The City Council consists of seven members that are elected at-large. In general, the members’ seats are determined by ward. Two council places are designated in each of the city’s three wards, while one place is left at large. The mayor is one of the seven members on the council and is elected by the council once per year at the council meeting immediately after the election.
The City Council meets at 7 p.m. first and third Mondays in the Council Room of Hewitt City Hall, 200 Patriot Ct, Hewitt, TX 76643. The council holds workshops at City Hall prior to many council meetings.
Woodway, Texas is a unique community that couples historic small-town charm with big-city amenities and an exceptional quality of life. The City covers approximately 6.60 square miles. Woodway is the home of the Carleen Bright Arboretum and located in the vibrant heart of the greater Waco area! Woodway is a community that boasts breathtaking beauty; close proximity to premier shopping and numerous restaurant options; easy access to Lake Waco and located just seven miles from Baylor University and the Magnolia Silos. Woodway is also located halfway between Austin and Dallas. Woodway is in an advantageous position for cultural and economic development. With a current population of approximately 9,000 Woodway proudly preserves its historic past while embracing the challenges of modern-day growth and economic needs.
McLennan County was created by the Texas Legislature in 1850 out of Milam County, and is named for Neil McLennan, an early settler. The county seat, Waco, had been founded originally as an outpost of the Texas Rangers, laid out by George Erath, and was known by 1850 as “Waco Village.”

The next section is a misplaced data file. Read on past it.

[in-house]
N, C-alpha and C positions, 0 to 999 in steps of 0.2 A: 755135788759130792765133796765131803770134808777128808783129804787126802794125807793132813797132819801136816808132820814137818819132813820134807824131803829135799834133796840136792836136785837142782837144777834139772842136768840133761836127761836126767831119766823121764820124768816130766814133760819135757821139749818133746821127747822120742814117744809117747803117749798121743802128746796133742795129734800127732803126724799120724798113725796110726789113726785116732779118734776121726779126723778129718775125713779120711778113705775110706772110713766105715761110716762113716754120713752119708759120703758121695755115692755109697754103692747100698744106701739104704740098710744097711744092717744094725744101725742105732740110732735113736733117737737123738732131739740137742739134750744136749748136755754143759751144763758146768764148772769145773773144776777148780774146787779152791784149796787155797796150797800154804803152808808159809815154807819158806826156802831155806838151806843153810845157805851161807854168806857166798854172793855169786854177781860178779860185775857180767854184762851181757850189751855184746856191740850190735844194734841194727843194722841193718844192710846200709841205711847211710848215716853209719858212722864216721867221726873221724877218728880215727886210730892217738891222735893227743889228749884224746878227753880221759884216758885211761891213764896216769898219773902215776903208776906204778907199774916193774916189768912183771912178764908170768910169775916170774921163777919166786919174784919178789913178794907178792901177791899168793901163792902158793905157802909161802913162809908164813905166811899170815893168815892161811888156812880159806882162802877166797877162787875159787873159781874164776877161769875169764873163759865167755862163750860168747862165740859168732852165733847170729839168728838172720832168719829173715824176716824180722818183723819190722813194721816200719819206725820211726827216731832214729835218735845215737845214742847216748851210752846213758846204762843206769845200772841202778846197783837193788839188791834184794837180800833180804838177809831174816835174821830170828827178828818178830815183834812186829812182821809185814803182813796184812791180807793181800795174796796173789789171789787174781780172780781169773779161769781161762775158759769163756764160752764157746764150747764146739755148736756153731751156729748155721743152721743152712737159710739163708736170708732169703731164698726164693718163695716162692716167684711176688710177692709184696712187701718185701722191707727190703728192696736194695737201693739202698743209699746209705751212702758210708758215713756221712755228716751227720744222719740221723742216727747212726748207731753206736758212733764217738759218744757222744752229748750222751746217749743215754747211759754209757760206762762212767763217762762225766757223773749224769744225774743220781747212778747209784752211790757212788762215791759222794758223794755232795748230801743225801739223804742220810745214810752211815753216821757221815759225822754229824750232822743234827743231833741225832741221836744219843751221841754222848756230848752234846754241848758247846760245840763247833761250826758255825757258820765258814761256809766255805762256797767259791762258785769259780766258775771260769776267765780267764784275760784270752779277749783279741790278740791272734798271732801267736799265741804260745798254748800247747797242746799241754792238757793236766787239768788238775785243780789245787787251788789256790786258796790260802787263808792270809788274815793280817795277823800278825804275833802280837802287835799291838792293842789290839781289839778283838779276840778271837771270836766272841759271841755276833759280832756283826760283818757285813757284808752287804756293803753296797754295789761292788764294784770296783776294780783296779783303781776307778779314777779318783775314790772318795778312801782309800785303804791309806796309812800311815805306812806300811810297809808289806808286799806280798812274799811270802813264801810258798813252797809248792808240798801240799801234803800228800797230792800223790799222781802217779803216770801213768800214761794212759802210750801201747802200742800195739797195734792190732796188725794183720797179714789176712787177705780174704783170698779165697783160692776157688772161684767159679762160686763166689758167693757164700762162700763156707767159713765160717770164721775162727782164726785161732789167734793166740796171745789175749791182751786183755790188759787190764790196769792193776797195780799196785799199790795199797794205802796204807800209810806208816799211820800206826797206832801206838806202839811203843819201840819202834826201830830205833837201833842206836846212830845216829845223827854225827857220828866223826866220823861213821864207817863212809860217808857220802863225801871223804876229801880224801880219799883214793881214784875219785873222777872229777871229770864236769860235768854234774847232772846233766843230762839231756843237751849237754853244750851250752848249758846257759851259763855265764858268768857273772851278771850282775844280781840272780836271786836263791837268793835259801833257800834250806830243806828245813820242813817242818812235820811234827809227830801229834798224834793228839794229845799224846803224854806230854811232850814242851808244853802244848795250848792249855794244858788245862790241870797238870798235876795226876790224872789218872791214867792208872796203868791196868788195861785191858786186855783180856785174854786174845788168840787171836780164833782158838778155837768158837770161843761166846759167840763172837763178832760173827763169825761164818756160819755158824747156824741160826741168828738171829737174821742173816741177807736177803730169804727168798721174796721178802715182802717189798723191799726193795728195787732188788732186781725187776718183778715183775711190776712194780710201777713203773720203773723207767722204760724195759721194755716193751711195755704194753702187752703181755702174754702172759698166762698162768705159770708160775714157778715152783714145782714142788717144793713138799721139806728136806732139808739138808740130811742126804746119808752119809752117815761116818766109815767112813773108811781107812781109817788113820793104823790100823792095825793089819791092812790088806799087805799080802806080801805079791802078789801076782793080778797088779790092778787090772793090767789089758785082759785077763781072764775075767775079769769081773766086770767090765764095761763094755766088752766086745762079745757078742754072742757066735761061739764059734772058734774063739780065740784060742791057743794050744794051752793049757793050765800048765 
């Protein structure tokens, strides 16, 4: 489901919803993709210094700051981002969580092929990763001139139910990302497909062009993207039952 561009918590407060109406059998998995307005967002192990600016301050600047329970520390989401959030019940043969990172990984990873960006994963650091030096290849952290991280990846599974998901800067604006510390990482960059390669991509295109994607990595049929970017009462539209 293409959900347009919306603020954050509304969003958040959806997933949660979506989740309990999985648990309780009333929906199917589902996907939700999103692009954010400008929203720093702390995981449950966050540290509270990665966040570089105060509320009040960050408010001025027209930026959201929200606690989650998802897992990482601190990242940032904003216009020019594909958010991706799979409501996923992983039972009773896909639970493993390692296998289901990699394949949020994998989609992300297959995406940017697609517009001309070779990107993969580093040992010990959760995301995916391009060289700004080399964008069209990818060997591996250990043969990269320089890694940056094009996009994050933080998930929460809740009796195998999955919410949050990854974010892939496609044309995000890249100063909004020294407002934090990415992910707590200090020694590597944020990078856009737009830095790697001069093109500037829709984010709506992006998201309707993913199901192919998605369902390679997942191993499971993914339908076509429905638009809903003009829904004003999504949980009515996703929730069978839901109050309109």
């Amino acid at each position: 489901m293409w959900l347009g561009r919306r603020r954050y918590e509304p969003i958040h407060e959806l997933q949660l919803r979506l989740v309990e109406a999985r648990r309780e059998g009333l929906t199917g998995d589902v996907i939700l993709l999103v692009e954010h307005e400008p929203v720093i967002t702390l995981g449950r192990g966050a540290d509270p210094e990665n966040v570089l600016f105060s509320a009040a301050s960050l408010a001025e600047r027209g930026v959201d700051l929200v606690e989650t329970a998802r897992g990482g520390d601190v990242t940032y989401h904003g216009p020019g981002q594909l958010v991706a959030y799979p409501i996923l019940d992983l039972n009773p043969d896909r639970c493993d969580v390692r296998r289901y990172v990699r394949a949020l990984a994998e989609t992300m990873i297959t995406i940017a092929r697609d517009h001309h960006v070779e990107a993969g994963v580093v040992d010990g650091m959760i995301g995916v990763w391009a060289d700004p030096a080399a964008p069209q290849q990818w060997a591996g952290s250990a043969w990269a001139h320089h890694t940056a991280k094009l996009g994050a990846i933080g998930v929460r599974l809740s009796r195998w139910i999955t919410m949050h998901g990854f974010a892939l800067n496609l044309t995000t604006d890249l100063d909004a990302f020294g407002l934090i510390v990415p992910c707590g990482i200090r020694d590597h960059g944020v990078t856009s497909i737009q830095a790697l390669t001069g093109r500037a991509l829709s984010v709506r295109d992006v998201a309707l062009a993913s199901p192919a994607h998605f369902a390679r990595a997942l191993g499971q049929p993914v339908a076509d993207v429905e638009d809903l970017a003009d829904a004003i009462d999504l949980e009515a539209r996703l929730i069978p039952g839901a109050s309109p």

Currently, McLennan County includes 22 incorporated cities and 2 unincorporated over a span of 1060 square miles with a population of 234,906 according to the 2010 census.
Legislative highlights include: securing new headquarters funding for Company F of the Texas Rangers in Waco, major legislation concerning school bus safety belts, punishment for child predators (Jessica’s Law), legislation banning the hallucinogen salvia divinorum, and a Constitutional Amendment approved by voters in 2011 to extend property tax exemptions to the surviving spouse of veterans who had already gained such exemption due to their 100%, service-connected disability.
Brian serves as Chairman of both the Senate Committee on Nominations and the Subcommittee on Border Security, and is a member of the Senate Committees on Natural Resources & Economic Development, State Affairs, and Veteran Affairs & Military Installations. He is also serving a 2011-2015 term on the Sunset Advisory Commission, a 12-member legislative body focused on identifying and eliminating waste, duplication and inefficiency within state government agencies. In addition to these duties, Brian is a member of the following legislative subcommittees: the governing board of the Texas Legislative Council; the Select Oversight Committee on Higher Education Governance, Excellence, and Transparency; the Joint Committee to Study Education Policy for a Skilled Workforce; the Joint Interim Committee to Study Human Trafficking; and the Joint Interim Committee to Study Recruitment of Firearms and Ammunition Manufacturers. In 2013, U.S. Senator Ted Cruz appointed Brian to his U.S. Service Academy Nominations Board, and in 2014, Senator Cruz named him Chairman of the 22-member board.
Congressman William H. “Bill” Flores was elected to the U.S. House of Representatives in November 2010. After observing a movement to reverse American exceptionalism and damage our nation’s fiscal solvency, Flores retired from a successful career in the private sector to run for Congress in order to restore America’s promise, prosperity and security for future generations. He works hard to achieve this mission every day and believes that by working together we can restore America to “the Shining City on a Hill” that President Reagan spoke of frequently.